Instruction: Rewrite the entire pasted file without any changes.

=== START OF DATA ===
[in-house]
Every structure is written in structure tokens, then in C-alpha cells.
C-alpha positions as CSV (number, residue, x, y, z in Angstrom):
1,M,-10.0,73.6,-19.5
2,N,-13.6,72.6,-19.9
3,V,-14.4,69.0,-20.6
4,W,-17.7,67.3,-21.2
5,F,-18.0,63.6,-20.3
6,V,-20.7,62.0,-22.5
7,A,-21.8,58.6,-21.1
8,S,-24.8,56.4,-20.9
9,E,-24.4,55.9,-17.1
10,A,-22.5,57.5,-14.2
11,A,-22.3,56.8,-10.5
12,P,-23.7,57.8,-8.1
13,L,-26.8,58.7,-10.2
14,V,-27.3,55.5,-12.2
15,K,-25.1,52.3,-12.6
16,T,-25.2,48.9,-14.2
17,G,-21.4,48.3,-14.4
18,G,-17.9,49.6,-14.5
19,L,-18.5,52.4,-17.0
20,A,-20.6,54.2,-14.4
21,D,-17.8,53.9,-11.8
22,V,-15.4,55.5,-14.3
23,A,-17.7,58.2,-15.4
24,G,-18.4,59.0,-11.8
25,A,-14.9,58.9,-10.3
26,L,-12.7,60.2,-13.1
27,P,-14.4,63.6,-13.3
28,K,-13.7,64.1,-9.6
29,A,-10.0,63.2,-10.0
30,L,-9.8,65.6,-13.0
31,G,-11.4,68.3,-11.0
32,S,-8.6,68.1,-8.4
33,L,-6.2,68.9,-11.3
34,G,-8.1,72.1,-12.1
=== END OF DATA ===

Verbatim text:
[in-house]
Every structure is written in structure tokens, then in C-alpha cells.
C-alpha positions as CSV (number, residue, x, y, z in Angstrom):
1,M,-10.0,73.6,-19.5
2,N,-13.6,72.6,-19.9
3,V,-14.4,69.0,-20.6
4,W,-17.7,67.3,-21.2
5,F,-18.0,63.6,-20.3
6,V,-20.7,62.0,-22.5
7,A,-21.8,58.6,-21.1
8,S,-24.8,56.4,-20.9
9,E,-24.4,55.9,-17.1
10,A,-22.5,57.5,-14.2
11,A,-22.3,56.8,-10.5
12,P,-23.7,57.8,-8.1
13,L,-26.8,58.7,-10.2
14,V,-27.3,55.5,-12.2
15,K,-25.1,52.3,-12.6
16,T,-25.2,48.9,-14.2
17,G,-21.4,48.3,-14.4
18,G,-17.9,49.6,-14.5
19,L,-18.5,52.4,-17.0
20,A,-20.6,54.2,-14.4
21,D,-17.8,53.9,-11.8
22,V,-15.4,55.5,-14.3
23,A,-17.7,58.2,-15.4
24,G,-18.4,59.0,-11.8
25,A,-14.9,58.9,-10.3
26,L,-12.7,60.2,-13.1
27,P,-14.4,63.6,-13.3
28,K,-13.7,64.1,-9.6
29,A,-10.0,63.2,-10.0
30,L,-9.8,65.6,-13.0
31,G,-11.4,68.3,-11.0
32,S,-8.6,68.1,-8.4
33,L,-6.2,68.9,-11.3
34,G,-8.1,72.1,-12.1